Spring Talks Sex

SPRING TALKS SEX - The sticky question of pornography

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By Lyba Spring

About 40 years ago, feminists were making a distinction between pornography and erotic films. Of course no one was able to quite put their finger on the difference, although it was easy to hate pornography after Deep Throat star Linda Lovelace revealed her abuse during the 1972 filming; or Bonnie Sherr Klein’s Not a Love Story showed us the shockingly exploitative side of adult entertainment. For some of us, all pornography is exploitative, demeaning and violent.

Enter women who began to make erotica for women, followed by women who started making porn for women. Today there are plenty of women who consider themselves feminist and who love their porn.

So what’s a girl to do?

As a sex educator, I believe that a big downside of pornography is the role it has played in the sex education of boys. I winced during a sexual health workshop with adolescents when a male student said, “it’s not like that in porn, miss.” I could just picture him playing out some of the common sexual acts in contemporary pornography without asking for consent. Pornography creates a script for adolescent sexuality as do music videos and reality shows. Not being a consumer, I had to do a lot of reading to familiarize myself with the current norms in pornography, such as “facials” and “double penetration.”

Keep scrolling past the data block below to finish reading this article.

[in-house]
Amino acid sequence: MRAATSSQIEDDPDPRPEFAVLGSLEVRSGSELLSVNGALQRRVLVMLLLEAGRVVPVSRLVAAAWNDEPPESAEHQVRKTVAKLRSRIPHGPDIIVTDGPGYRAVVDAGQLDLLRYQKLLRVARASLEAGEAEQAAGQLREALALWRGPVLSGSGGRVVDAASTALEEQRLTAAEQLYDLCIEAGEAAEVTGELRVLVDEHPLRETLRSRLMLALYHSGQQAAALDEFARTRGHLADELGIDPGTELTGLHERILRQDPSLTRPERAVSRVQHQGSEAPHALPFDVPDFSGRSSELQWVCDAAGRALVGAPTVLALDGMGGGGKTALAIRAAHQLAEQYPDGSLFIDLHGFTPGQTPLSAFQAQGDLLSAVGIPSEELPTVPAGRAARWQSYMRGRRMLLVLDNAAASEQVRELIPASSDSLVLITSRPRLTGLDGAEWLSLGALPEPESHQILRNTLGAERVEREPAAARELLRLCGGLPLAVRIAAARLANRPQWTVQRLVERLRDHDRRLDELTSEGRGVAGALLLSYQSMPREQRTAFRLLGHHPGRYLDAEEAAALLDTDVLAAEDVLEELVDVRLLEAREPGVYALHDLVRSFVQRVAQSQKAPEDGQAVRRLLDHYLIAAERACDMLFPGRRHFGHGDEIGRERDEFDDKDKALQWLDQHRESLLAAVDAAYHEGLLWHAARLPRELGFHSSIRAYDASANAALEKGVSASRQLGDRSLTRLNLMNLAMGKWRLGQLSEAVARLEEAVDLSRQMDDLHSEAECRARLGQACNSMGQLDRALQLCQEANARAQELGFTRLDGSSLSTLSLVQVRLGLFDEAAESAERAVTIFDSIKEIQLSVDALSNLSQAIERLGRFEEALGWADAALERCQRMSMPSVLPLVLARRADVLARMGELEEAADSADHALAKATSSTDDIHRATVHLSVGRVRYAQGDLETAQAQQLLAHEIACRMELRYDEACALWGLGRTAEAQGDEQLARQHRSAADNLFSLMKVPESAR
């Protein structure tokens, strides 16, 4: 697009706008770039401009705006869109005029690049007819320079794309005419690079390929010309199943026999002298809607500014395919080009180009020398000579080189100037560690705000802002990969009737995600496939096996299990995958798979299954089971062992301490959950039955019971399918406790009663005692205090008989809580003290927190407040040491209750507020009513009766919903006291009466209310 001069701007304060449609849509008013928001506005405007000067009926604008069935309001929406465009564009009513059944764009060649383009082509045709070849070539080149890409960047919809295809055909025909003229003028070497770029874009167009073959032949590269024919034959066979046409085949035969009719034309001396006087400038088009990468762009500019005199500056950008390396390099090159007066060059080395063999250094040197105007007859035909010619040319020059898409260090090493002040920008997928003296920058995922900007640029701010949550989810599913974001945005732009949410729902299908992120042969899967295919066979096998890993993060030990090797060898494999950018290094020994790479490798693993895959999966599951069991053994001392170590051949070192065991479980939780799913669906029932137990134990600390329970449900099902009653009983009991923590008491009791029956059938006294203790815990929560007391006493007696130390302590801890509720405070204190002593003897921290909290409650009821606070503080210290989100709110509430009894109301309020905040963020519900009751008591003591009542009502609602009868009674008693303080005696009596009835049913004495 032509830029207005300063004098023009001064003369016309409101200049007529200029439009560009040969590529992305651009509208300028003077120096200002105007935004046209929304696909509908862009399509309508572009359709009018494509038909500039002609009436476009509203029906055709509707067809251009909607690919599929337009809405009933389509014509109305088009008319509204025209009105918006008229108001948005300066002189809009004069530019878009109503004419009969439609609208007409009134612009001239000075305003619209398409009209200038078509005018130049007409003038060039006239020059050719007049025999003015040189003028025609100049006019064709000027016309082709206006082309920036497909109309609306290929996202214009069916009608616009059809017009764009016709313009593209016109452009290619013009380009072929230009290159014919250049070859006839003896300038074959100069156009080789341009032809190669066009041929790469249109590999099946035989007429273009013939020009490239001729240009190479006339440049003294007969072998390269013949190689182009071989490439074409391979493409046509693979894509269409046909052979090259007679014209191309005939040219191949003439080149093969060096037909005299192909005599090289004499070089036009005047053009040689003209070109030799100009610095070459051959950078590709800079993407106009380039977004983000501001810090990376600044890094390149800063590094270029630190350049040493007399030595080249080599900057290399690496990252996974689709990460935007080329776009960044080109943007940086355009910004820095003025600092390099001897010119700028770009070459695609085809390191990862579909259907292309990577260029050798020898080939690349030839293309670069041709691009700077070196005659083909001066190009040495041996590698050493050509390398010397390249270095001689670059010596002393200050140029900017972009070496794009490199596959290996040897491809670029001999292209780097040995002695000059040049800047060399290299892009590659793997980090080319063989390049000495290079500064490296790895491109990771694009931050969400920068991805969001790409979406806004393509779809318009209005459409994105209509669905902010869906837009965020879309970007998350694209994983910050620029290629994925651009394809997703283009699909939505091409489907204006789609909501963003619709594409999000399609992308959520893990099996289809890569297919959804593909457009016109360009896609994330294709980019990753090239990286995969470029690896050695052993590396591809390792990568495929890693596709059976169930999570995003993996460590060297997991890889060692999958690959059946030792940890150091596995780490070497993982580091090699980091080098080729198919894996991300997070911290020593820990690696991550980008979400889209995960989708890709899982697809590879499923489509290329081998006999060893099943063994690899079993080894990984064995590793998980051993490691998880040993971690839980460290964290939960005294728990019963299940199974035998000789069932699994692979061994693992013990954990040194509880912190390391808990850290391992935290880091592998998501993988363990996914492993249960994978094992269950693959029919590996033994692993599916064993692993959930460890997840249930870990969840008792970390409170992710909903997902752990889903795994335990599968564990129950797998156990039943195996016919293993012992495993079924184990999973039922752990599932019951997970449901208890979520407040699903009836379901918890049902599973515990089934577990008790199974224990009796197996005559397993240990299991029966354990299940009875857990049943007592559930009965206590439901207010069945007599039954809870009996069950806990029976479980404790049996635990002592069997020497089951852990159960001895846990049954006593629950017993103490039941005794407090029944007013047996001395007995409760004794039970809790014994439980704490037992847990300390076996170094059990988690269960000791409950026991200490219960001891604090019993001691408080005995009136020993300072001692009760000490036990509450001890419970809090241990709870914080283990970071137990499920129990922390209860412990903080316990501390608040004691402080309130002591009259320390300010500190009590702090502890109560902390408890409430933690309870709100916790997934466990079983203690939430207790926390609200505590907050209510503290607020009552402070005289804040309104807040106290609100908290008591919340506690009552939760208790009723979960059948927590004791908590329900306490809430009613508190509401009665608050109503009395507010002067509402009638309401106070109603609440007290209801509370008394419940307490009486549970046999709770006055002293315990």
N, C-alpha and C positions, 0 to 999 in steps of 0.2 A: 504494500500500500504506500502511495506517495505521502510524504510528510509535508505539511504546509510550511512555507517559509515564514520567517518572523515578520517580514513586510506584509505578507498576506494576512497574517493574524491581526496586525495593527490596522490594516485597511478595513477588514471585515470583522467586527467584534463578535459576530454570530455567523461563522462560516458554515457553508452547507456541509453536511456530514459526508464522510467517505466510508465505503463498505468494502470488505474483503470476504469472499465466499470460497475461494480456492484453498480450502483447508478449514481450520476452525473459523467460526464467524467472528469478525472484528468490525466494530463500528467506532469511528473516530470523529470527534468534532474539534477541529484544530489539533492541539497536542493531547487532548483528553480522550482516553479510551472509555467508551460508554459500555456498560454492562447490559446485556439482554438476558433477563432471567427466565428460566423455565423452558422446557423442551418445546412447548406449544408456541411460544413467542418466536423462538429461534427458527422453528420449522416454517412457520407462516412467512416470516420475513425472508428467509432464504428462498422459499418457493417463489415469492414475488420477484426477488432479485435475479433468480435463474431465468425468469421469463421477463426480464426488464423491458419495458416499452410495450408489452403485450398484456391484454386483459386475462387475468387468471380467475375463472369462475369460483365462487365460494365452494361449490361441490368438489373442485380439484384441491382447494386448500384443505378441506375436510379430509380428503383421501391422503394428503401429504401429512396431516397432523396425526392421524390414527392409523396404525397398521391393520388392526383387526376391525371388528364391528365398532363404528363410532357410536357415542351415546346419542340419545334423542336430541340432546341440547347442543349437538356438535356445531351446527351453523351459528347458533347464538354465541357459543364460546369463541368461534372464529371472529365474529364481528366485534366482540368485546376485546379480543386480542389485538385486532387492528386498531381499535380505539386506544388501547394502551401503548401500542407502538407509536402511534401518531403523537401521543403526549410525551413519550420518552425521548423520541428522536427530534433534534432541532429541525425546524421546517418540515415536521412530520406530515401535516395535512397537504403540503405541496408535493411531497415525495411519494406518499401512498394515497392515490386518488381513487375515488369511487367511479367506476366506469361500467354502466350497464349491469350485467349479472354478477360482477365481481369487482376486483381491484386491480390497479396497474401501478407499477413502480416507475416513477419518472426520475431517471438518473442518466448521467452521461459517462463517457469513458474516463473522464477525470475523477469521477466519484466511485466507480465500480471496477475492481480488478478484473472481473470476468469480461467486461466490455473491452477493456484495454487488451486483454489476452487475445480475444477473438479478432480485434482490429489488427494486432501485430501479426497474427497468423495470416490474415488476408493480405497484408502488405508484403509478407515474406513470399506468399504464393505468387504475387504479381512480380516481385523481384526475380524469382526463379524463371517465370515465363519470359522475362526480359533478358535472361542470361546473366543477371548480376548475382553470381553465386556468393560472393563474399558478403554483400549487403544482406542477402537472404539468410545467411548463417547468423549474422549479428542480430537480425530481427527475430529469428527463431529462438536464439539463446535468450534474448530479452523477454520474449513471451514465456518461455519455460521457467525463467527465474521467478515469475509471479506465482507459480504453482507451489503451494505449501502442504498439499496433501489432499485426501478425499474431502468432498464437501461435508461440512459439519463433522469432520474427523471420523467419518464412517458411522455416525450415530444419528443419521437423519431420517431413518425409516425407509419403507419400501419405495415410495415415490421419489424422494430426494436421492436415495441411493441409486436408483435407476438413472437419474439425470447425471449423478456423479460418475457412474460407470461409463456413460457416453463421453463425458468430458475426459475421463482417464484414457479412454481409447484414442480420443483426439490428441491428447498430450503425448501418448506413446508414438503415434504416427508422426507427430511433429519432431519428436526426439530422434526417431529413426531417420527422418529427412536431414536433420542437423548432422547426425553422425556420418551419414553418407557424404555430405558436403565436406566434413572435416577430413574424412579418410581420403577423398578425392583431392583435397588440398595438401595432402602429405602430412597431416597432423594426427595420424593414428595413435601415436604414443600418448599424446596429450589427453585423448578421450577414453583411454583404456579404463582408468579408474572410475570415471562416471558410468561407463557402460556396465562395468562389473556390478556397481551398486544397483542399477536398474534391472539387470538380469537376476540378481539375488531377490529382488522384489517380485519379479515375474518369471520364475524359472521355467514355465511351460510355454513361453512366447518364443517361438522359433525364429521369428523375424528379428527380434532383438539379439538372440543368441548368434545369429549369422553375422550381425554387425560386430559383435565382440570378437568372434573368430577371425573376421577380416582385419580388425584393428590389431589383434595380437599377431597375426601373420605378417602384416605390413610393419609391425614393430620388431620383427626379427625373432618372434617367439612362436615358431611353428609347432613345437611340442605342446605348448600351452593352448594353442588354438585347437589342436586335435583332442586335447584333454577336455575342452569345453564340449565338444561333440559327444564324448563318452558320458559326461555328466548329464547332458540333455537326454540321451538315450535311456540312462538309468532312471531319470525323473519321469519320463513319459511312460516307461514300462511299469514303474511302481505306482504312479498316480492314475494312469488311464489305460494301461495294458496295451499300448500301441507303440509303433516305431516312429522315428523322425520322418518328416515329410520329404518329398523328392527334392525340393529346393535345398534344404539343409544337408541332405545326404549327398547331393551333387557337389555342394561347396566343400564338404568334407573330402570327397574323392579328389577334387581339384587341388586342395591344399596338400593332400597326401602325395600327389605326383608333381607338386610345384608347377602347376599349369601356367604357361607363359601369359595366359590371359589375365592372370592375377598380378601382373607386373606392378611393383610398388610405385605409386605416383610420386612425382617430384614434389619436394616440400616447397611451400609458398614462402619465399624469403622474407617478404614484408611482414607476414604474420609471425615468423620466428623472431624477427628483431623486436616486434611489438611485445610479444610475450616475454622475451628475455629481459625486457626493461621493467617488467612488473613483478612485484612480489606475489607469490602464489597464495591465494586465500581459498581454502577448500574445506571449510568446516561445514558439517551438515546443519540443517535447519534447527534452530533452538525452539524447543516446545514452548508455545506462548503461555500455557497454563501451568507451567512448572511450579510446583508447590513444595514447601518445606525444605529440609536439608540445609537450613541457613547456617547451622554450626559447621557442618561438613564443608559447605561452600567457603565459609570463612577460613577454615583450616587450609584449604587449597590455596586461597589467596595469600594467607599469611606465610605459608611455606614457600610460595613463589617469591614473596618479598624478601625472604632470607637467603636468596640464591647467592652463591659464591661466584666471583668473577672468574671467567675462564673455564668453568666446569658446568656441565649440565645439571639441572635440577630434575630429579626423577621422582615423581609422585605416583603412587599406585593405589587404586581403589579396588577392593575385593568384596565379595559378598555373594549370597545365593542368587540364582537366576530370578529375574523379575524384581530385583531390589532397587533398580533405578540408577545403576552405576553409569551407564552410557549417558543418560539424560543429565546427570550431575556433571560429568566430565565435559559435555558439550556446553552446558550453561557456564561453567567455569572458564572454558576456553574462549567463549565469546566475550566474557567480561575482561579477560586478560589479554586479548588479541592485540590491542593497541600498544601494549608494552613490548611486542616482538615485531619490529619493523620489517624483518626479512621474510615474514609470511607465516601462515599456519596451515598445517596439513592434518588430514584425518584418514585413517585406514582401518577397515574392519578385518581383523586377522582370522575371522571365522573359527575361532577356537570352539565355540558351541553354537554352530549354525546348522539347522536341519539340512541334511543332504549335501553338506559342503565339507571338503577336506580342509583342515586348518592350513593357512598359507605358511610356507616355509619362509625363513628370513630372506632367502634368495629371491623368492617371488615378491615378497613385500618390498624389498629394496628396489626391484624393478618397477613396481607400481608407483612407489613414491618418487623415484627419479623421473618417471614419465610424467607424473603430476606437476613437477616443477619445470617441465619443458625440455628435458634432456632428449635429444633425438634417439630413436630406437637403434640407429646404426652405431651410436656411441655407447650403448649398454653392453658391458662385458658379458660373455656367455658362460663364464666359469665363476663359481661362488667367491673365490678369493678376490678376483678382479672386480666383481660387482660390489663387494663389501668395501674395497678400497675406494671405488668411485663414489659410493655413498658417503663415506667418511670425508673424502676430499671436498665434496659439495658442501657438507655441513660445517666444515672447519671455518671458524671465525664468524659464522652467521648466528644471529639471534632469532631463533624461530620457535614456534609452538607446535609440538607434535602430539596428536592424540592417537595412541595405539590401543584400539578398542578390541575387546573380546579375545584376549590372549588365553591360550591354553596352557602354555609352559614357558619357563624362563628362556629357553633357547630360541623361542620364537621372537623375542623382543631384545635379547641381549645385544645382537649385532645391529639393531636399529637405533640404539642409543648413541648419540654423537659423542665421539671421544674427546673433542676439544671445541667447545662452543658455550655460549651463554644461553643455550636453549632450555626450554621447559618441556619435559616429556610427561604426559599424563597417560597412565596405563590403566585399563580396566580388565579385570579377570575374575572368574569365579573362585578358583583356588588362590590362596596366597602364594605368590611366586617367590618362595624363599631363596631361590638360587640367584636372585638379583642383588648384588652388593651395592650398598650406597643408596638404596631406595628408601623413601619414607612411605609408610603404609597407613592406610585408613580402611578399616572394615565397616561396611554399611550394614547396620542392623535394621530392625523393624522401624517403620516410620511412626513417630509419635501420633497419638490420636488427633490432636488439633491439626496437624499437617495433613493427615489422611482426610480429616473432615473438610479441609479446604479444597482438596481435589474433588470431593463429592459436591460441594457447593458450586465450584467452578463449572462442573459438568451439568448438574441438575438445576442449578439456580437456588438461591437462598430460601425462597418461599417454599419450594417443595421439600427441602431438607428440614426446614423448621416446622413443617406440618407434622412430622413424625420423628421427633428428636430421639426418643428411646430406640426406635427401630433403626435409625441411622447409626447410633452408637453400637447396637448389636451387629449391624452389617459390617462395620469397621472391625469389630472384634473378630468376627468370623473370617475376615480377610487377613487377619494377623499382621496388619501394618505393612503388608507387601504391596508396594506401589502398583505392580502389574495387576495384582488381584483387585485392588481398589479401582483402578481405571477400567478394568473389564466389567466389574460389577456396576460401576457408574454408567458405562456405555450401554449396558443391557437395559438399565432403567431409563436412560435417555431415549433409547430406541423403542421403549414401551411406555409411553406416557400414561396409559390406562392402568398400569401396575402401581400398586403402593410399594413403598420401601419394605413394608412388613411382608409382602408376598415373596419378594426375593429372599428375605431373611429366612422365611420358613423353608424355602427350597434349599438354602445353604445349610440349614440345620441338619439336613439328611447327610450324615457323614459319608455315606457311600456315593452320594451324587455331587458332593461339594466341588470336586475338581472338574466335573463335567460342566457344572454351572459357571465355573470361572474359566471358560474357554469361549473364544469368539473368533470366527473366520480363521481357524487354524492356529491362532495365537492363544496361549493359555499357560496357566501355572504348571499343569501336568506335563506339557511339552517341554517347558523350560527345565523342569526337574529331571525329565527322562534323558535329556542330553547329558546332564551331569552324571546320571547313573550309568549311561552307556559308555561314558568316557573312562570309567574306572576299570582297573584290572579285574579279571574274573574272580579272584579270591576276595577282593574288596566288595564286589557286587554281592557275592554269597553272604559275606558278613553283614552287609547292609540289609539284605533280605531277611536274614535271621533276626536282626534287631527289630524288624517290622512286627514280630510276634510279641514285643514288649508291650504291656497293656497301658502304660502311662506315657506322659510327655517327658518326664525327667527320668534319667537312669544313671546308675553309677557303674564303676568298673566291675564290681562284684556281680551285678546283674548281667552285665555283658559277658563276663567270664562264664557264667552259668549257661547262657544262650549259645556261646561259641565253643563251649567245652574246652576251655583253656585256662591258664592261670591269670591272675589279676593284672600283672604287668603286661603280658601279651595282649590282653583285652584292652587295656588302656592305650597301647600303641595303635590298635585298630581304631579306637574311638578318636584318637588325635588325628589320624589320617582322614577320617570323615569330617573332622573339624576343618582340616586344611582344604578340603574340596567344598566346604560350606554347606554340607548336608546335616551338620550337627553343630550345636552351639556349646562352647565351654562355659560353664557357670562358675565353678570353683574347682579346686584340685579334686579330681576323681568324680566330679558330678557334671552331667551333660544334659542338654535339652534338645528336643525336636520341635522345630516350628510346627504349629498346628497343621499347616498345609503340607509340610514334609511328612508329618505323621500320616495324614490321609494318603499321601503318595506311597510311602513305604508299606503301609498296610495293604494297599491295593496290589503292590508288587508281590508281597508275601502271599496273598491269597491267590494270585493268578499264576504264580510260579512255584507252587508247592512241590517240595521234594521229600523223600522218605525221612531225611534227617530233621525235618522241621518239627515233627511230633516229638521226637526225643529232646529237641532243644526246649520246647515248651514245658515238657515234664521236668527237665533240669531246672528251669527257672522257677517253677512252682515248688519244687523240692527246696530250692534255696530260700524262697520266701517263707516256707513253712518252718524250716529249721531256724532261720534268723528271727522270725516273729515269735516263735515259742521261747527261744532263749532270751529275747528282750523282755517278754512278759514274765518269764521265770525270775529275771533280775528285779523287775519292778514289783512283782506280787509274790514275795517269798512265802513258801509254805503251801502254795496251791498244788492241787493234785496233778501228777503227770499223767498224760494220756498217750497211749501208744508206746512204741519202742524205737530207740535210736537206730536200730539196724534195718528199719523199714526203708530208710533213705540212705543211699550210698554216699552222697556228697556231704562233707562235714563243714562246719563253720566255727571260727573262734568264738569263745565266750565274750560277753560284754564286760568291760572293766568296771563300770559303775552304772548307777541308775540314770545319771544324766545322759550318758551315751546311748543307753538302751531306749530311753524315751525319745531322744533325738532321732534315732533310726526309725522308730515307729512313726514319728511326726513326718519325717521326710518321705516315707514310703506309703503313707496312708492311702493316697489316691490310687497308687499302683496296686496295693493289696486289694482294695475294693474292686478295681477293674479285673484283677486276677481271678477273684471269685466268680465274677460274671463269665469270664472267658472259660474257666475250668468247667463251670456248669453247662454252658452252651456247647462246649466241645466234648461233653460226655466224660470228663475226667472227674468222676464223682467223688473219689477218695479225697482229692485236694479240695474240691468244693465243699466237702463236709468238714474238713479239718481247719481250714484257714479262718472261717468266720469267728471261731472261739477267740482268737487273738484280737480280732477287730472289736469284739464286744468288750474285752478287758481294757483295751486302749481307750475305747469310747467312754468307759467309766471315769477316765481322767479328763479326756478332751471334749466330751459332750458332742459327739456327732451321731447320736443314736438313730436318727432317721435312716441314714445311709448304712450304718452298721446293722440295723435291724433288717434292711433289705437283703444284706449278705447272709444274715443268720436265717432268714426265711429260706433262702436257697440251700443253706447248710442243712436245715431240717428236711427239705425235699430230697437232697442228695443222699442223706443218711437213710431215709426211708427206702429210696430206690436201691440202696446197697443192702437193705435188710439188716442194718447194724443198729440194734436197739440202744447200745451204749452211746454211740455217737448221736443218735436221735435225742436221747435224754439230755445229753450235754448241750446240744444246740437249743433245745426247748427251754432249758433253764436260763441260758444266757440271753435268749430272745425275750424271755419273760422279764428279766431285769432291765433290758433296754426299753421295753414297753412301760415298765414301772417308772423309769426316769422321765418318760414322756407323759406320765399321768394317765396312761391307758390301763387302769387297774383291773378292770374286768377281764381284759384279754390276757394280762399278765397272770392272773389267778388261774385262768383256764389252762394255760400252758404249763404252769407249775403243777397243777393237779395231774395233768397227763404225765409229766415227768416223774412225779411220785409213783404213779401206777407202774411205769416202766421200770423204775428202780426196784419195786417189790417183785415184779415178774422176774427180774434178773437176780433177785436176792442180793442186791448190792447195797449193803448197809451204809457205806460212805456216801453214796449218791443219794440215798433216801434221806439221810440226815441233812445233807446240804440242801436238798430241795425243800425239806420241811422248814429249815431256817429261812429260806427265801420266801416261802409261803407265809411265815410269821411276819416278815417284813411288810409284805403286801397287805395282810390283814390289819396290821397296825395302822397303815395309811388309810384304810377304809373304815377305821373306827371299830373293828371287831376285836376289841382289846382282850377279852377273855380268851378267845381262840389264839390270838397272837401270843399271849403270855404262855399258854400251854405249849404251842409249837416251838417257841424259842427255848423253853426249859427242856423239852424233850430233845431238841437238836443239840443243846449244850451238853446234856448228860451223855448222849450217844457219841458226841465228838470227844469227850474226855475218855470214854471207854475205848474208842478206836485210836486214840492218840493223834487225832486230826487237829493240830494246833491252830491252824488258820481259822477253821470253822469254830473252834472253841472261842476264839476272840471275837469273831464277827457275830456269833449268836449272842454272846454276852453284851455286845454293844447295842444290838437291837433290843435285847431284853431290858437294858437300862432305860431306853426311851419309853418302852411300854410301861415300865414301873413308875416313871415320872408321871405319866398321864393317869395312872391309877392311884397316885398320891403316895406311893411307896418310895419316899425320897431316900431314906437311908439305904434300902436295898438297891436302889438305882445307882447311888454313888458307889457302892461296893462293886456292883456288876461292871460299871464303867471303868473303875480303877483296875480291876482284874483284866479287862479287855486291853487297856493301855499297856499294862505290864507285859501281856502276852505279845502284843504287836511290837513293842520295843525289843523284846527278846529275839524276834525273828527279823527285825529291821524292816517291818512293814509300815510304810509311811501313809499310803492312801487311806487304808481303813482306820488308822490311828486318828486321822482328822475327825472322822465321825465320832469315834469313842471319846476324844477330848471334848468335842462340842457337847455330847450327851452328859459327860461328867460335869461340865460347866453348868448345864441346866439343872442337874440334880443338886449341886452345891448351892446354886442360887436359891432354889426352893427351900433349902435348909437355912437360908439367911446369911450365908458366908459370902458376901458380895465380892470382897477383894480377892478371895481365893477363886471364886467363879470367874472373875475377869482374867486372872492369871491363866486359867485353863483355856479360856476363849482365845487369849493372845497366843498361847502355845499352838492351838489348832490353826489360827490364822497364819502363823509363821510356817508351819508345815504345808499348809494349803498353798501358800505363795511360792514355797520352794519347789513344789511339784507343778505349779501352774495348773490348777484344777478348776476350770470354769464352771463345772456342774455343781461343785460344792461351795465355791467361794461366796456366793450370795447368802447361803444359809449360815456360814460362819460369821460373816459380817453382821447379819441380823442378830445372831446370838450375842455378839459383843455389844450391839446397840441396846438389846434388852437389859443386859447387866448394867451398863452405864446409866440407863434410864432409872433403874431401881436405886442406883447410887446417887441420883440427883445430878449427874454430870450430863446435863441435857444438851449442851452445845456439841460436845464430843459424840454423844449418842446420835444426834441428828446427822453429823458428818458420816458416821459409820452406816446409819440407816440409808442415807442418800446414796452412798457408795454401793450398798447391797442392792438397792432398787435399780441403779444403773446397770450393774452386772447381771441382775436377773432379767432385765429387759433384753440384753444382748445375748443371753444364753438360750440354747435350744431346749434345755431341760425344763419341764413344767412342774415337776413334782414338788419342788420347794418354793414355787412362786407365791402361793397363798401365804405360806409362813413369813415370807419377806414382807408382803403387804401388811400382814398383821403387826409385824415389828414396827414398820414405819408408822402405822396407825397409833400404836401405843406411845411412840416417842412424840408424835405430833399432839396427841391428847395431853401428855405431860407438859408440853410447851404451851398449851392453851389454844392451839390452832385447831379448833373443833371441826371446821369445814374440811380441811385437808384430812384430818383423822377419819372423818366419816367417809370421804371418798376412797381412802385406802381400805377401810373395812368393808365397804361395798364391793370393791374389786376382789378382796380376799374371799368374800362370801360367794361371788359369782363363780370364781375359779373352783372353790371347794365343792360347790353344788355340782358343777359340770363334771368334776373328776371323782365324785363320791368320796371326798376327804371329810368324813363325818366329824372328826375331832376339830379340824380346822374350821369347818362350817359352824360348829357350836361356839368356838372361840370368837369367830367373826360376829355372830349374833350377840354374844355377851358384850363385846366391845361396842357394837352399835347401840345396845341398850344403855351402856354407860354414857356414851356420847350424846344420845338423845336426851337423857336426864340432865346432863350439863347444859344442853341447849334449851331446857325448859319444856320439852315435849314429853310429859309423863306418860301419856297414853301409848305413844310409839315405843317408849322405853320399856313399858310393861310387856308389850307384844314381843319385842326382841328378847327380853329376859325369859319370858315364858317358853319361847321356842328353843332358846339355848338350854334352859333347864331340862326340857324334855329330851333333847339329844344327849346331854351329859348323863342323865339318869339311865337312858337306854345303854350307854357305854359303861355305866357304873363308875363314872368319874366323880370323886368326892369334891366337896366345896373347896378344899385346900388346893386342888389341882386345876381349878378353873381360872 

SPRING TALKS SEX - I’ve been thinking about orgasm

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By Lyba Spring

For years, women have been told we are responsible for our own orgasms; no one can hand it to us on a silver platter. And most of us can manage to get there very nicely on our own, thank you.

There are some obvious blocks to orgasm, like prior trauma, repressive sexual upbringing, shyness, overthinking, inability to relax, control issues, problems in the relationship or other stresses. What is a partner’s role in a woman’s desire or ability to come?

Two-thirds of women who have sex with men don’t have orgasms during vaginal intercourse. These women often minimize their desire for it, saying they enjoy the good feelings and intimacy that they get during sex. But women’s partners—male or female—sometimes feel cheated, both by women’s lack of desire for orgasm or because they don’t know how to get us there. There’s nothing new here. Shere Hite reported the same dilemma in the 1970s (The Hite Report, 1976). Communication is, of course, key. But “I really want you to come” may be perceived as pressure. “How can I get you there?” assumes that’s where you want to go. On the other hand (so to speak), “I want to come. Let me show/tell you what to do” sounds like a plan.

SPRING TALKS SEX - Sexual assault – Seeking a sea change

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By Lyba Spring

At the end of 2012, when a 23-year-old woman in India was viciously attacked and later died of her injuries, it touched off a movement which will hopefully have a profound effect on their culture. Not surprisingly, there is no such movement in the Congo where rape continues to be used against both men and women as a weapon of war. During the last American presidential election, the absurd and enraging remarks about rape and pregnancy got a lot of press as well as more activity from women’s organizations in a long time. In a Toronto neighbourhood last summer, people came together after a series of sexual assaults, resulting in well-attended and well-publicized demonstrations.

And yet, despite decades of feminism and talk of “rape culture” we do not seem to have affected a fundamental shift in thinking in Canada.